lotsoffun's picture

i have no idea what the swiss bank charter is interms of being a public servant.  but i DO KNOW FOR CERTAIN, that nobody that works at the united states federal reserve bank is a public servant.  it is a private corporation owned by the member banks.  this is what the 99% in the US doesn't understand (and it is understandable because of the media presentation of bernake and company as some kind of accountable benign dwarf).  he is accountable to nobody but lloyd and jamie.



onebir's picture


What about going long CHF? If the Euro starts to recover, the CHF peg could come under upward pressure vs the Euro. It looks like this was happening on Friday.

That'd mean losses on the SNB's euro position. Hildebrand/SNB's credibility's not exactly maxed out, they might end up rolling over & letting the CHF appreciate.

& there must be some traders out there who'd love to f**k the SNB right back.


anonnn's picture

WIll someone explain the circumstances under which a person who is in the highest position of soversign financial trust and thus annointed with highest integrity, has a spouse that clearly acts in a manner that reeks of illegal insider trading?

... that would clearly discredit the trusted person and smear his integrity except for ability to keep it secret?

...secret? How can it be secret when the act involves brokers and transaction/audit trails?

...that has obvious risk of bringing him/them down?

...that will discredit the government and culture?

 It wasn't even OtherPeoplesMoney. How is it possible she did not know the risks to their own money/status? Or care? Was it deliberate?

Ummm,  anyone who knew the direction of the bet that the GrandMucketymuck's wife was making, would of course give a heads-up to friends and cronies. That begs the audit of who else may have acted to profit or step out of the way on existing positions would be compromised. How could anyone maintain a contrary position in the face of such information?

Rumor would spread and be a valuable, credible sign of market direction to fellow cronies...if secrecy could be maintained, especially as she comes from a background of insider-club wiring, which gives the lie to it being a one-off.  Also, it would have the very desired effect to weaken the SFranc, no?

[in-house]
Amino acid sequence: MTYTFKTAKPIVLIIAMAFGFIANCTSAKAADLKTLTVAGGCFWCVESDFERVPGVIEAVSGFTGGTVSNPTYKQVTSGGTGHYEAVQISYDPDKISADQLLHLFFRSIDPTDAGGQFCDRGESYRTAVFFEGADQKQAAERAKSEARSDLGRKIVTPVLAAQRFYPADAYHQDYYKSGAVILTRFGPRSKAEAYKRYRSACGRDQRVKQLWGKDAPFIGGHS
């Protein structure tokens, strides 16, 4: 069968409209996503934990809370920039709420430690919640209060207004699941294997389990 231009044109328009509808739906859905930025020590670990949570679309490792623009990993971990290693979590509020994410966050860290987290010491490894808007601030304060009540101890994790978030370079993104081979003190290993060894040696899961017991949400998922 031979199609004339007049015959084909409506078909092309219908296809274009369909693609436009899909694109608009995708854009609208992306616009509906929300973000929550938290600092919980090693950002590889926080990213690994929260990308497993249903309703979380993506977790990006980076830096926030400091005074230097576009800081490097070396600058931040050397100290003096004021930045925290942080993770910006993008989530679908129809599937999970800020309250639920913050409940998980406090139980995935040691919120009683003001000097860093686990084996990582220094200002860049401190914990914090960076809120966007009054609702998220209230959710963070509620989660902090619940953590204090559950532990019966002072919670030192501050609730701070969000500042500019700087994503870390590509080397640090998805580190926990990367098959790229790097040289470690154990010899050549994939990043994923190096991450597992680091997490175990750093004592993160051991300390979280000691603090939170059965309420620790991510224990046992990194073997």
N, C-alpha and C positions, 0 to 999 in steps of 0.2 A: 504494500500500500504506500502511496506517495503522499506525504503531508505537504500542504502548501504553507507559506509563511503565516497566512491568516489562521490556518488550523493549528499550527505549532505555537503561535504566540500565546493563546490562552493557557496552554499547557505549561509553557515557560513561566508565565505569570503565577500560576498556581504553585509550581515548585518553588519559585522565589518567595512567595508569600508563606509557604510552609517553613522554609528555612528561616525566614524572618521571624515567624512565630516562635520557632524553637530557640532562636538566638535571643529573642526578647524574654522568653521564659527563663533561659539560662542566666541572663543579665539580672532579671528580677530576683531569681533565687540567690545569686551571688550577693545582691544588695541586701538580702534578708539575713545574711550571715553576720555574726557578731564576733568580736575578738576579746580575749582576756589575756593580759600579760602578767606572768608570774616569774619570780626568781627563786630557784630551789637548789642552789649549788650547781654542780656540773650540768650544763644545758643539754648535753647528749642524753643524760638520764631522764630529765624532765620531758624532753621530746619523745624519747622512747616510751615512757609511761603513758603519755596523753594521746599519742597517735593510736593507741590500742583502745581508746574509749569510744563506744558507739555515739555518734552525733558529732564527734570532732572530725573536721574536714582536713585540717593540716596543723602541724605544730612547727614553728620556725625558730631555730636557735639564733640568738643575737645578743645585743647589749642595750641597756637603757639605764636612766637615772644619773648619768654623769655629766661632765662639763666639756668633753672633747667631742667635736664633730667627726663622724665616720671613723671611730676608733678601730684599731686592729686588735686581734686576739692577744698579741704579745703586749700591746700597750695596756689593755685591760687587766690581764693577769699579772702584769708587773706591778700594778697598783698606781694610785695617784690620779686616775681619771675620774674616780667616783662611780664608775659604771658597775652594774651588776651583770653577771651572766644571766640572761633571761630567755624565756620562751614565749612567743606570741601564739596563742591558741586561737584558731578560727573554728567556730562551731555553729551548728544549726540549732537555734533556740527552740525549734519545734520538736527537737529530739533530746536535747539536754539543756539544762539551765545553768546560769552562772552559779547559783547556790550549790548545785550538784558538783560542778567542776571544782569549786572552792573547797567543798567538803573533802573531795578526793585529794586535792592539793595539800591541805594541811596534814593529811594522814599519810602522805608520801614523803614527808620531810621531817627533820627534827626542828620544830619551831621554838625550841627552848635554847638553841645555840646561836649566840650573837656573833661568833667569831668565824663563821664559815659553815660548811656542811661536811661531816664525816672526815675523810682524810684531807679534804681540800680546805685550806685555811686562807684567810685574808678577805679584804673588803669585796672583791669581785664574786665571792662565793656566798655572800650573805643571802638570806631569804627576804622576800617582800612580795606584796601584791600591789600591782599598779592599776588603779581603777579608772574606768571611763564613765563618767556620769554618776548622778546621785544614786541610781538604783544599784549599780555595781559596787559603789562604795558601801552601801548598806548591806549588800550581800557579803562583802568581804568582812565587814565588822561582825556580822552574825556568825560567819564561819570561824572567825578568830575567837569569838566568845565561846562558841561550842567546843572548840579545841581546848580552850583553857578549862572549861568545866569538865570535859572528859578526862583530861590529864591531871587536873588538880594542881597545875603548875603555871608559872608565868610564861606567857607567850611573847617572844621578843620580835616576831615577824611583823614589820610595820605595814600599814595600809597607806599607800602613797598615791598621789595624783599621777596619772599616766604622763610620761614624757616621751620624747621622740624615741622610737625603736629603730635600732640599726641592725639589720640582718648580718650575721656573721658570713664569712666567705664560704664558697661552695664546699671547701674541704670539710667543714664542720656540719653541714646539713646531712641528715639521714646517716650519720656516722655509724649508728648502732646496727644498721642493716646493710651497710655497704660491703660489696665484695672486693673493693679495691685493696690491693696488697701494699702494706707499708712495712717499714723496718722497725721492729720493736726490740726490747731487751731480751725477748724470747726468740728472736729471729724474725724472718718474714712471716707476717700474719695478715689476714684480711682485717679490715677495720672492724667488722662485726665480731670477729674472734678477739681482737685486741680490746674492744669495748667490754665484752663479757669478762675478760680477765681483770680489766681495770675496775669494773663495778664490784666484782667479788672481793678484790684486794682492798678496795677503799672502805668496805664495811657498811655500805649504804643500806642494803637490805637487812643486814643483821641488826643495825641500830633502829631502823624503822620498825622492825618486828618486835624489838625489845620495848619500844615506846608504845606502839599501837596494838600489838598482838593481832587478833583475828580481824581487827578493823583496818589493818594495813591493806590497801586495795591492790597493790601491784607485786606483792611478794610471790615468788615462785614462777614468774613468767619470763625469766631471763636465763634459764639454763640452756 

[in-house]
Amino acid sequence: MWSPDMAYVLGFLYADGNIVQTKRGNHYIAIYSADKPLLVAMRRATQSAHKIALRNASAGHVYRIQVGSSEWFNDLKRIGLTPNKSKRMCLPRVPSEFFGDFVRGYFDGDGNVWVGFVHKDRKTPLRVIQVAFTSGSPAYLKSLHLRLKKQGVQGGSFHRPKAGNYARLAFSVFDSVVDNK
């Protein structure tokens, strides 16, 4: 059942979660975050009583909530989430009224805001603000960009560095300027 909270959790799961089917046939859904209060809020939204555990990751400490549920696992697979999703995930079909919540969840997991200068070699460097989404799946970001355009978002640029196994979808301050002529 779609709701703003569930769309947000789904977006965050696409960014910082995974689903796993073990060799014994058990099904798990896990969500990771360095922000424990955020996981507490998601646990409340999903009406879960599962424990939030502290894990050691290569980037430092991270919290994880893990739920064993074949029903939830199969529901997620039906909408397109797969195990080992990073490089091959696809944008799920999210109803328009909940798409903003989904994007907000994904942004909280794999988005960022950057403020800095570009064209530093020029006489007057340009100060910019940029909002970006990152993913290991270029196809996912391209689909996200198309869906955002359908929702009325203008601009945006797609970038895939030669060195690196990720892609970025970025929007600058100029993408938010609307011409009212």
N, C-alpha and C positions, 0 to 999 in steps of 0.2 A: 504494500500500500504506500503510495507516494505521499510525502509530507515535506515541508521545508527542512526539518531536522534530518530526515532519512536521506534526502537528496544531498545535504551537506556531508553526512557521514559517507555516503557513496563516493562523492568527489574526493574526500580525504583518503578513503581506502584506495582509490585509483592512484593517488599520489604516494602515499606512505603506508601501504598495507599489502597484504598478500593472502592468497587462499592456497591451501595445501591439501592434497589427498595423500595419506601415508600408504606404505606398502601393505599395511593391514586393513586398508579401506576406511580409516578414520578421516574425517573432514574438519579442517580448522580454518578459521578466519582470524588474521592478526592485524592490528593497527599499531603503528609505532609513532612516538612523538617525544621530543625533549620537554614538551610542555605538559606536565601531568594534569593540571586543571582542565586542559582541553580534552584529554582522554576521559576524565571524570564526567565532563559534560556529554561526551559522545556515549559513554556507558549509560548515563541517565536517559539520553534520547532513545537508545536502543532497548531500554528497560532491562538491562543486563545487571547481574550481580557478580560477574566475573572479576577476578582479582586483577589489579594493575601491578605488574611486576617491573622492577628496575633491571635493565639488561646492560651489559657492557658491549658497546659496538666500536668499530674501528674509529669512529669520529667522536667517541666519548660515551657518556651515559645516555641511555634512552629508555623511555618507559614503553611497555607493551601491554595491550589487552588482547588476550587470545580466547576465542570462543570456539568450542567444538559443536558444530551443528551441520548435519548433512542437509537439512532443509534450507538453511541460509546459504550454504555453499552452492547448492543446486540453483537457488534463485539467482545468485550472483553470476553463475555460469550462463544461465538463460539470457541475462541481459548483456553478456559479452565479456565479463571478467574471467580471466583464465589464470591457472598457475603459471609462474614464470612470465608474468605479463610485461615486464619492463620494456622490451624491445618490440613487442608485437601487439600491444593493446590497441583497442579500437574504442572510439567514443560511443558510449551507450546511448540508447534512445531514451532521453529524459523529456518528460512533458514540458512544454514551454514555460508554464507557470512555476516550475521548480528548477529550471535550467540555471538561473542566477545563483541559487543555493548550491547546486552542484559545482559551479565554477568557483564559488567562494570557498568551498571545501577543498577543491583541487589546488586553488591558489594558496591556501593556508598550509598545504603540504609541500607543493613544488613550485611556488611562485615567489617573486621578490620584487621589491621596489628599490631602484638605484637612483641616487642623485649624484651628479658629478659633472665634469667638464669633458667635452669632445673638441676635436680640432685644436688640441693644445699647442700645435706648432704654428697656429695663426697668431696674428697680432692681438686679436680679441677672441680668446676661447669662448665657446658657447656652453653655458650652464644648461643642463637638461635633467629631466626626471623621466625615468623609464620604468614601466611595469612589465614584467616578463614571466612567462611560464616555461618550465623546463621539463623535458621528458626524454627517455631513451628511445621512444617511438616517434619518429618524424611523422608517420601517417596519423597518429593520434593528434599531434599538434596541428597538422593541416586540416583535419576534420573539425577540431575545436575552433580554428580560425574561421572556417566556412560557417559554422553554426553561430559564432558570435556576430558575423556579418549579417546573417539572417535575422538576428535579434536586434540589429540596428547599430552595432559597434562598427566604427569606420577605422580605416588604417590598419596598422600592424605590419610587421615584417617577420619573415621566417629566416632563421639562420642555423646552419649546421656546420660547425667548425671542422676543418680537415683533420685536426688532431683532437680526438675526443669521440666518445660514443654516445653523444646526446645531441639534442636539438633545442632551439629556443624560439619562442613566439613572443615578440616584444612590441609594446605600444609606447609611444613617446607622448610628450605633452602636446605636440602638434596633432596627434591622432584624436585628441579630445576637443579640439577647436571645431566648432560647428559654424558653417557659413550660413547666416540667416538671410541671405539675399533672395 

TheVeryBestPeople have such a difficult life, risk so much and work such long hours. Surely, they are worthy of all their privileges and deserving of mountains of wealth? 

lotsoffun's picture

every country has different rules/laws/regulations - i don't know the swiss laws, but from what i read, it really is ok with swiss law what she did.  so it's just a moral issue.  we will have to deal with that.  if swiss people don't like it, they need to change their laws.

merchantratereview's picture

The scandal is she (only) made a 12% profit.

Joebloinvestor's picture

Just another example of the "elite" getting away with unethical conduct and punishment of whistleblowers.


What does one expect from bankers anyway?

mendolover's picture


earnyermoney's picture

If only the Swiss had an NDAA. They could hold these snitches in a black prison or kill them in cold blood for treason.

jimmyjames's picture

While expressing regrets, Mr. Hildebrand portrayed the accusation of insider trading as the work of his enemies on the Swiss political right...


Typical elitist reaction-

Throw the first whistle blower in jail-it seeds fear into all other employees who dares to have a conscience-during the greatest robbery on earth-

brushless backlash's picture

In my first devils advocate moment, i have to ask - What if there is an investigation and it turns out she did call it right?  One thing i found about her was that she has had either a lot of "luck" with forx over the last 30 years, or she's been able to find the inside track no matter what firm she's worked at.  He on the other hand is a realist so they have a 5% chance of being clean of all charges.  

Kayman's picture